My second Bond novel. Once again I'm astonished at the casual racism. I guess that's just the fifties for you.... But how can I say that after reading Another Country, published only five years later (1962)? I can't give Ian Fleming a pass. The weird part is that the racist stuff is dropped in out of nowhere, and prefaced by the comment "Bond had a natural affection for colored people". Whaaaa?
Fleming was obviously trying to deal with the issue of race (America was a new setting for Bond, I gather from context) but fails to address it an adult manner. Also critically neglected are the race issues in Africa, the wellspring of the diamond pipeline. We are introduced briefly to the white dentist who smuggles out diamonds obtained by the black miners, but this potential powderkeg is given the brush-off.
In fact, the whole Africa sub-plot which introduces the diamond pipeline weakens the book; I wish Fleming had just stuck Bond into 'the American mob' in some other way.
Fleming makes no pretense of trying to deal with homosexuality in an adult manner; he just calls a couple of the bad guys 'pansies' and leaves it at that.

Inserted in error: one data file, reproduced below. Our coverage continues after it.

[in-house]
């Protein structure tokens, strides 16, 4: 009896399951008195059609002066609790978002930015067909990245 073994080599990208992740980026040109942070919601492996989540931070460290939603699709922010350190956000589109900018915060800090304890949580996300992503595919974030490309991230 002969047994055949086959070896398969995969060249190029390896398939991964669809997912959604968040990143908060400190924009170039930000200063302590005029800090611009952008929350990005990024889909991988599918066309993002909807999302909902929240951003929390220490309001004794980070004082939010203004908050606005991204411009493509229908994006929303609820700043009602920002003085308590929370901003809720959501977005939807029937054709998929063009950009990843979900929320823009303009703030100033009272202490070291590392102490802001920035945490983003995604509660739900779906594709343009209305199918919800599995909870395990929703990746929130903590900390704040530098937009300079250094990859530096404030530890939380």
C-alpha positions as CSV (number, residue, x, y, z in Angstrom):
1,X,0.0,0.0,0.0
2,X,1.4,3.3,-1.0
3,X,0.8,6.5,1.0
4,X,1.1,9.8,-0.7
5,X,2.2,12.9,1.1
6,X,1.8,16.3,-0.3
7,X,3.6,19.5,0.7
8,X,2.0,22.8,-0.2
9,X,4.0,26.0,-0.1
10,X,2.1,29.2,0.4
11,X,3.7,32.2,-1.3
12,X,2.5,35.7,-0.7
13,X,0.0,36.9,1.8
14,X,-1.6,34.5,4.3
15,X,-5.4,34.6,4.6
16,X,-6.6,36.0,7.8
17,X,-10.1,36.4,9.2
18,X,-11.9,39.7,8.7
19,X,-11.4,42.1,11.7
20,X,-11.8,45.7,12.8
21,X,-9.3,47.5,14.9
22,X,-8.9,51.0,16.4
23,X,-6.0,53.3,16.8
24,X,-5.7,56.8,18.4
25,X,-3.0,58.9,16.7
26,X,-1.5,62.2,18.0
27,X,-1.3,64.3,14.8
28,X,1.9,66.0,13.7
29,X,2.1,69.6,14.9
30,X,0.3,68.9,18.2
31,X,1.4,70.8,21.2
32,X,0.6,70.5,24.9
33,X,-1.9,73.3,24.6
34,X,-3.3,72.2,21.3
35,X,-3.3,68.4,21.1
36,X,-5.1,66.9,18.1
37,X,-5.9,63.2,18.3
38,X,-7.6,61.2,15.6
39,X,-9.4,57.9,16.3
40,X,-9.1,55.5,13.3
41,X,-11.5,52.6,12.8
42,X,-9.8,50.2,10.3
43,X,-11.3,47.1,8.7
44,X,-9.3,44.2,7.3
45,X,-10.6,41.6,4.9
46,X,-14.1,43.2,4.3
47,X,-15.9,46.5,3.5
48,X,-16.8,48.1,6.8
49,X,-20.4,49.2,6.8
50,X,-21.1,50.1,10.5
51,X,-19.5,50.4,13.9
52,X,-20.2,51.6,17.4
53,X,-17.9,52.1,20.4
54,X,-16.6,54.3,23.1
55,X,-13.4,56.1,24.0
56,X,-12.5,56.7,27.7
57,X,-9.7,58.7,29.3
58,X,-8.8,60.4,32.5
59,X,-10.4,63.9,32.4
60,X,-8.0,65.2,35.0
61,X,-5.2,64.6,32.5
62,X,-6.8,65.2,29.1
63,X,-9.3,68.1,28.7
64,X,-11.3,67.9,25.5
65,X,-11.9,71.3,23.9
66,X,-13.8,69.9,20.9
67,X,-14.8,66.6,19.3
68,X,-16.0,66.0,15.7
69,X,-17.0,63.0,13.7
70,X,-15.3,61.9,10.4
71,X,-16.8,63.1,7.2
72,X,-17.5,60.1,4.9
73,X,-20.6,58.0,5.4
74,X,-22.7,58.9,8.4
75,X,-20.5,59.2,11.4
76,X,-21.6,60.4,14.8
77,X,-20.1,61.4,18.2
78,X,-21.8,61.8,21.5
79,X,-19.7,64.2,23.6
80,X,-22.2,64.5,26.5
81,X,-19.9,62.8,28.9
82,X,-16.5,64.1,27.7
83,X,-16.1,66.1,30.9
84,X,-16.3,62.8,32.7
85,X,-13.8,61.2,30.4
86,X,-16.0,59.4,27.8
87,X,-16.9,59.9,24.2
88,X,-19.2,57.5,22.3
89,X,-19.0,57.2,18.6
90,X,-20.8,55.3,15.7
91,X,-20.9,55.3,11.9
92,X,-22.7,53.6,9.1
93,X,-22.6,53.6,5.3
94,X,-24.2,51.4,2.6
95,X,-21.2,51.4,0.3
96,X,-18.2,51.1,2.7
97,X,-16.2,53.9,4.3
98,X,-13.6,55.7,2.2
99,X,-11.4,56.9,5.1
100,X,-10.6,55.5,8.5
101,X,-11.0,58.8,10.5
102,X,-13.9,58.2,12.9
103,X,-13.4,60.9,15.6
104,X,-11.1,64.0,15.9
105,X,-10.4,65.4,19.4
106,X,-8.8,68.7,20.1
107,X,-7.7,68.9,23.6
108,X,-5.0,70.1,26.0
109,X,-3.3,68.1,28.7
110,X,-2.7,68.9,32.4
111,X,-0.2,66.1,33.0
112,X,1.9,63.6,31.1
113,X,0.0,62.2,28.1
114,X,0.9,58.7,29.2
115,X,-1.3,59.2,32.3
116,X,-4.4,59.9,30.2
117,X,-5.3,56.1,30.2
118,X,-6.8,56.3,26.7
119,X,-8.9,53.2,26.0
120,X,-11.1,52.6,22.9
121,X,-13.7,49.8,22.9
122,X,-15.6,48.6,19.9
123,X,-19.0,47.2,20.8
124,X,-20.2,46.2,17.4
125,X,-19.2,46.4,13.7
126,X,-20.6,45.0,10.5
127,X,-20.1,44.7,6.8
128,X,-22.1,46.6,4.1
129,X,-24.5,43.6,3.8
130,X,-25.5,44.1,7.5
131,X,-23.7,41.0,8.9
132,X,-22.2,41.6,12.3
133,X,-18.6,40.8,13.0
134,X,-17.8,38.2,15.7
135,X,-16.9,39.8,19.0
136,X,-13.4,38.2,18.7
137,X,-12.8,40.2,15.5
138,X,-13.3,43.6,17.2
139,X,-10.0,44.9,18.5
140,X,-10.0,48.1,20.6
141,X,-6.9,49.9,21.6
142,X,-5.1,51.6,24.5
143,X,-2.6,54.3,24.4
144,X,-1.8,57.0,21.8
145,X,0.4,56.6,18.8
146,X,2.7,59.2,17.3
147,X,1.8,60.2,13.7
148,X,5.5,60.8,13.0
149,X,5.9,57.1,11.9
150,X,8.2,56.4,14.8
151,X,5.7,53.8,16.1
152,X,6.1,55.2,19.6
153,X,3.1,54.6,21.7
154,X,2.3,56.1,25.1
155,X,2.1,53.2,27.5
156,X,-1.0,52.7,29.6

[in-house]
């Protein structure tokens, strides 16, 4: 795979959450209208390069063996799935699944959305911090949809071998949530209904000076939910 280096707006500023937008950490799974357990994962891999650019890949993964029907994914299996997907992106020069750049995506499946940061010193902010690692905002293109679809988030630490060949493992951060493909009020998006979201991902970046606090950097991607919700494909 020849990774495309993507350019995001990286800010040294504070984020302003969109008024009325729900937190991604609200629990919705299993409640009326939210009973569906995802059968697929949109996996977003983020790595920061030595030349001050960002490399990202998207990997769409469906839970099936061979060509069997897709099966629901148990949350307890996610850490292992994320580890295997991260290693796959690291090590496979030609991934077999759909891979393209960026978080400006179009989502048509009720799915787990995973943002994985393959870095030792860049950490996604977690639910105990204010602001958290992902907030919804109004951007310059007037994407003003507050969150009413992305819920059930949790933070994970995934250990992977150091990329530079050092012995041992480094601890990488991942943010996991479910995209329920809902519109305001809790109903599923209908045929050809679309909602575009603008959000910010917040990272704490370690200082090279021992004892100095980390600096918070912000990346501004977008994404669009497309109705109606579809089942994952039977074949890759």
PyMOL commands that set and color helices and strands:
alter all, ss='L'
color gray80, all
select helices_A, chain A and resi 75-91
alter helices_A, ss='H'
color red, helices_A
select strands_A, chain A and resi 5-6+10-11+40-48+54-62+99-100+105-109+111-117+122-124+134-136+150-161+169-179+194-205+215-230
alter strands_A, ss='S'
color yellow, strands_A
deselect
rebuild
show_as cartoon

Another strong anachronism was all the drinking. Bond drinks at breakfast lunch and dinner; there are cocktails before dinner and after dinner, not to mention the afternoon aperitif. He really knocks 'em back.
I was not impressed with Bond. The pacing is excellent: Bond is swept from one action-packed picturesque American locale to another at breakneck speed. But he does several risky things and mostly reacts to events as they occur to him. He doesn't even rescue himself. Tiffany Case, the hard-boiled criminal with a heart of runny golden yolk, is much more interesting.
In sum: watch the movie.